Britain’s economy, such as higher import prices due

withdrawal from the European Union last June brought along several
disadvantages for the British economy, such as higher import prices due to its
weaker currency, resulting in imported inflation. Inflation is defined as a
persistent increase in the average price level (APL) in an economy.

In the first
three months of the year, the higher inflation reduced disposable incomes,
which is the amount of money that households have left for saving and spending
after income taxes have been deducted. Consumers have been one of the driving
forces of the economy in the past years, but if disposable incomes are reduced,
consumers have less money to spend on goods. If consumer confidence decreases,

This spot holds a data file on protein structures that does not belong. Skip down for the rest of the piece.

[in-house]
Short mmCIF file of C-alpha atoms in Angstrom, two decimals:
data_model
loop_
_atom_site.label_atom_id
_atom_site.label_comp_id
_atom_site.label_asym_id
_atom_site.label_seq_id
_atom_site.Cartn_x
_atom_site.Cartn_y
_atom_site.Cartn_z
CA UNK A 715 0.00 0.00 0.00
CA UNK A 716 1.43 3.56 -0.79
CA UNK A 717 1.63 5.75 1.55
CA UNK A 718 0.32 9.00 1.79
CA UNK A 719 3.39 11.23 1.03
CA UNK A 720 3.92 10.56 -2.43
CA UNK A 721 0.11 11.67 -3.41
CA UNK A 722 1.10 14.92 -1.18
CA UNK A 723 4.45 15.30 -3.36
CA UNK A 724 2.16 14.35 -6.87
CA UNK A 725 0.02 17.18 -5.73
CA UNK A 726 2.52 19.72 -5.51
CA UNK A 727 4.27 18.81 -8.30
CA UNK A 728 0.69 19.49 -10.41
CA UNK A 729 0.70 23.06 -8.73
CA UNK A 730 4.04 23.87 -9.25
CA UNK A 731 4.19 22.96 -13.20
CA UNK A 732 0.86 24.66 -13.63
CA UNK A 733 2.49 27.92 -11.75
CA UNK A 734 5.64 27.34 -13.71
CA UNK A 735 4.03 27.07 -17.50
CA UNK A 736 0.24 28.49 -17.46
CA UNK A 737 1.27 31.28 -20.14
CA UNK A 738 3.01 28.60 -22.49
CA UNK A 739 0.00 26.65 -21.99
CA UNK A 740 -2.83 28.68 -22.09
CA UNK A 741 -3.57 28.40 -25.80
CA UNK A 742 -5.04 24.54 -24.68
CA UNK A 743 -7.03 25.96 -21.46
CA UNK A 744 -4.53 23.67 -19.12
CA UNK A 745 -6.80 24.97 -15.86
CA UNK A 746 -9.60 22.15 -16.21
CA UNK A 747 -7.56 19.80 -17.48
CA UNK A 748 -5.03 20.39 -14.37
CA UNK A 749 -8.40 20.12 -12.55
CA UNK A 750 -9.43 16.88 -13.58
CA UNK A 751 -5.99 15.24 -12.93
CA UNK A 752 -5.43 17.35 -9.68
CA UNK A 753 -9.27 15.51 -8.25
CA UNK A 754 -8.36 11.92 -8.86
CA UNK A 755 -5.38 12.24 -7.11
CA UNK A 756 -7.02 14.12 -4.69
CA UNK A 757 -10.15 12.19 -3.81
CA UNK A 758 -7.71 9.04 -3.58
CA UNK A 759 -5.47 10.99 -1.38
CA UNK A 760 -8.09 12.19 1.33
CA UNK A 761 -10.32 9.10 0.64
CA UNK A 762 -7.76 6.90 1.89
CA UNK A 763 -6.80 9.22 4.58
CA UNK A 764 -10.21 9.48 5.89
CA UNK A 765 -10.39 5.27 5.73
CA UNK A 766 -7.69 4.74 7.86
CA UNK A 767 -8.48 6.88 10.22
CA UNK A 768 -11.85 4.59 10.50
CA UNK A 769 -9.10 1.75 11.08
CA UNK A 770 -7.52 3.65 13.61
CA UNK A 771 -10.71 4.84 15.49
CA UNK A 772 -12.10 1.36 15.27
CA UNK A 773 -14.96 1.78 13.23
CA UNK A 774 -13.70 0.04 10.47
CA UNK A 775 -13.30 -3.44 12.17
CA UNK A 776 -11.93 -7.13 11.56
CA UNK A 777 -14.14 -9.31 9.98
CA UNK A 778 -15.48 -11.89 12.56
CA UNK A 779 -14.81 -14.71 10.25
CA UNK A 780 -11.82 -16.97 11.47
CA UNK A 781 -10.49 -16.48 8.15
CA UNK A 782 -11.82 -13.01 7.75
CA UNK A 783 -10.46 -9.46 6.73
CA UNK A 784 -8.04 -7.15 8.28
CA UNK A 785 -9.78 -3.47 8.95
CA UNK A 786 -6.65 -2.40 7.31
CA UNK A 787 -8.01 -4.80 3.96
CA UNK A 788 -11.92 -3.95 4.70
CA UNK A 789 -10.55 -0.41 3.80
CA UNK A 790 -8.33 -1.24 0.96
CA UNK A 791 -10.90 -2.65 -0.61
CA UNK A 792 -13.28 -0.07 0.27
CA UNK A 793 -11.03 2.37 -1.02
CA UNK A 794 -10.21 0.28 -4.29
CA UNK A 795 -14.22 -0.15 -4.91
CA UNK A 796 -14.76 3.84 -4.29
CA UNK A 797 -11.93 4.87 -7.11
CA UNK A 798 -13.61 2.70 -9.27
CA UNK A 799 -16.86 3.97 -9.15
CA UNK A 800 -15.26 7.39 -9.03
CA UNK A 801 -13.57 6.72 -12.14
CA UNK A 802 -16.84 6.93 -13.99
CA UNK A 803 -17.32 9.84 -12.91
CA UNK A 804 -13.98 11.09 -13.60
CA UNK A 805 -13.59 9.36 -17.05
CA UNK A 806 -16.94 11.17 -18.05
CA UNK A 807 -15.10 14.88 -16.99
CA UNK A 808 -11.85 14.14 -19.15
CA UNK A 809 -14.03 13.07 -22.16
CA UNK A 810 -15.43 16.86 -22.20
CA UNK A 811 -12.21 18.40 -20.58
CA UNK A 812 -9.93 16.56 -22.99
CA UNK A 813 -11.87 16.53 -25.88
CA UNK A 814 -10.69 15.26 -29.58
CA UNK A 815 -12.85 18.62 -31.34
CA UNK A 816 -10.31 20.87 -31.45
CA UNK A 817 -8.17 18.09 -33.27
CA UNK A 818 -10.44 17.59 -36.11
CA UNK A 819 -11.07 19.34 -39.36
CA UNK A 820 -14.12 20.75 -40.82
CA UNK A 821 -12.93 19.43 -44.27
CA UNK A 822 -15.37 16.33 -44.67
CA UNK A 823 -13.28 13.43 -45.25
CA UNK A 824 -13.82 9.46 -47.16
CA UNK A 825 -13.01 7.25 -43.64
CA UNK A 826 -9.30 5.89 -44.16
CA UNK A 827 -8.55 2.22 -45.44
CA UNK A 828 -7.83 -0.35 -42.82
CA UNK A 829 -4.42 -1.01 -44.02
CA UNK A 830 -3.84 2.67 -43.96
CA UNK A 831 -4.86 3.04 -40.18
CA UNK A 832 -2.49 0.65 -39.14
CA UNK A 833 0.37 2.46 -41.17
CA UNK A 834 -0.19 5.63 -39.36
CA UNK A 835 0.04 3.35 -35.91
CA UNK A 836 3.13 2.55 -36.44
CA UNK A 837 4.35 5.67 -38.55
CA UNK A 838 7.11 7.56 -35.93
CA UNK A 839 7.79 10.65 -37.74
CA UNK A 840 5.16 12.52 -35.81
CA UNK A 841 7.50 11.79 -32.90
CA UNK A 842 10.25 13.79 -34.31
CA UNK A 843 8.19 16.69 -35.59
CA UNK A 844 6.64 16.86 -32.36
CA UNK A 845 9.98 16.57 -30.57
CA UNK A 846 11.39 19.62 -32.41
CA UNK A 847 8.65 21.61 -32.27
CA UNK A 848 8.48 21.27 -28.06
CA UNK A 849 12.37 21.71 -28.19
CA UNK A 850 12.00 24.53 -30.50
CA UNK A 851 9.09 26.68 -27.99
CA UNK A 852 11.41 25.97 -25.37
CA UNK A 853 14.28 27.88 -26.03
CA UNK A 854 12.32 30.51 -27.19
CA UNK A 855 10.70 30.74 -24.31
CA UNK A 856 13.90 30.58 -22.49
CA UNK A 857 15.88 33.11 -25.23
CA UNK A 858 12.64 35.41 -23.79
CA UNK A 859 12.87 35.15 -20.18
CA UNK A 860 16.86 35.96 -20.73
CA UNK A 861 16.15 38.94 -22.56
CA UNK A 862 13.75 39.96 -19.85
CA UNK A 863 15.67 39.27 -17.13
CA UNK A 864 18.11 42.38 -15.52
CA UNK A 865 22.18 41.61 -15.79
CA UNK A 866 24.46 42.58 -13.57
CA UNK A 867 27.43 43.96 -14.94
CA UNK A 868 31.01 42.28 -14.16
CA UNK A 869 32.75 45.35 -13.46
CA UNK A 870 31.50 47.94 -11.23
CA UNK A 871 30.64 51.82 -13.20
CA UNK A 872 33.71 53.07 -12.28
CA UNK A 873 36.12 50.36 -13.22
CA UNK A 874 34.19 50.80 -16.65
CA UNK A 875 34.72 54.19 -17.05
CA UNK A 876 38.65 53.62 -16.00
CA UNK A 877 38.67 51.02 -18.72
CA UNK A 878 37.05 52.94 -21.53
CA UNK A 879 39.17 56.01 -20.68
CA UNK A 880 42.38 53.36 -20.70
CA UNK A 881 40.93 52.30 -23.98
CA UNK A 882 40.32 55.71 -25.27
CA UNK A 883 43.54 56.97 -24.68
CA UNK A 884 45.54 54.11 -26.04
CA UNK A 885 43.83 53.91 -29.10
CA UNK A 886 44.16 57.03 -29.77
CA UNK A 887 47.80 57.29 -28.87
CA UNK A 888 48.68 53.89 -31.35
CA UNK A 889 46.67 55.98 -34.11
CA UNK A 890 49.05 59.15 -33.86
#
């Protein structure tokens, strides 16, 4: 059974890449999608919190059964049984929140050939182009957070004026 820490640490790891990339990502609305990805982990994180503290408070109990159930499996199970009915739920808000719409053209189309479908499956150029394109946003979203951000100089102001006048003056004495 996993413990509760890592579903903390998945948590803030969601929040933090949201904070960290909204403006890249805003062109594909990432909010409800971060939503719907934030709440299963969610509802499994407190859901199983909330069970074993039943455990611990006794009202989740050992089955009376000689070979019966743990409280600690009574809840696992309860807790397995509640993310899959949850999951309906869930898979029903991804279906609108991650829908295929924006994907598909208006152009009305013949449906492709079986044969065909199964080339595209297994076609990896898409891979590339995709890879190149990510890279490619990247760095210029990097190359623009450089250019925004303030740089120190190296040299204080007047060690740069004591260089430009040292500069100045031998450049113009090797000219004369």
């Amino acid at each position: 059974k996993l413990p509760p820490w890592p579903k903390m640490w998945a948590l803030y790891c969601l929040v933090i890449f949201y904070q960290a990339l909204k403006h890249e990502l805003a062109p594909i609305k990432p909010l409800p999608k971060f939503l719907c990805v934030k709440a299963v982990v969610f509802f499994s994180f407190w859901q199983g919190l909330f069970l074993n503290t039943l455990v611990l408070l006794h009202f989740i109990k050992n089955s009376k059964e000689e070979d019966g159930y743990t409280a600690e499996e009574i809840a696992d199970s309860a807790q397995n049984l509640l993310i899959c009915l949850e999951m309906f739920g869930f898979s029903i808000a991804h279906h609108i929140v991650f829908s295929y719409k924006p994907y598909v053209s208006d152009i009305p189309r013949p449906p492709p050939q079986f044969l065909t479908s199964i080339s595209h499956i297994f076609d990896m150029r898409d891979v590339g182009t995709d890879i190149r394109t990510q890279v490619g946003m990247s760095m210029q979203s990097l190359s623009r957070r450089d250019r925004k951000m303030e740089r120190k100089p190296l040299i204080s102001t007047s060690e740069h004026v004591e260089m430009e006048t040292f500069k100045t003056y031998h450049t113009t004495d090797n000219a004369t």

consumption will also decrease as a result. Consumption (C) is one of the
components of aggregate demand (the total spending on goods and services in a
period of time at a given price level), as well as investment (I), government
spending (G) and net exports (X-M). Aggregate demand can be presented as a
formula (C + I + G + (X-M) containing these components. Therefore, if
consumption in an economy falls, the economic growth, which is an increase in
the real GDP, will eventually decrease. This situation is illustrated Figure 2 below, where the change in
income has caused a decrease in aggregate demand: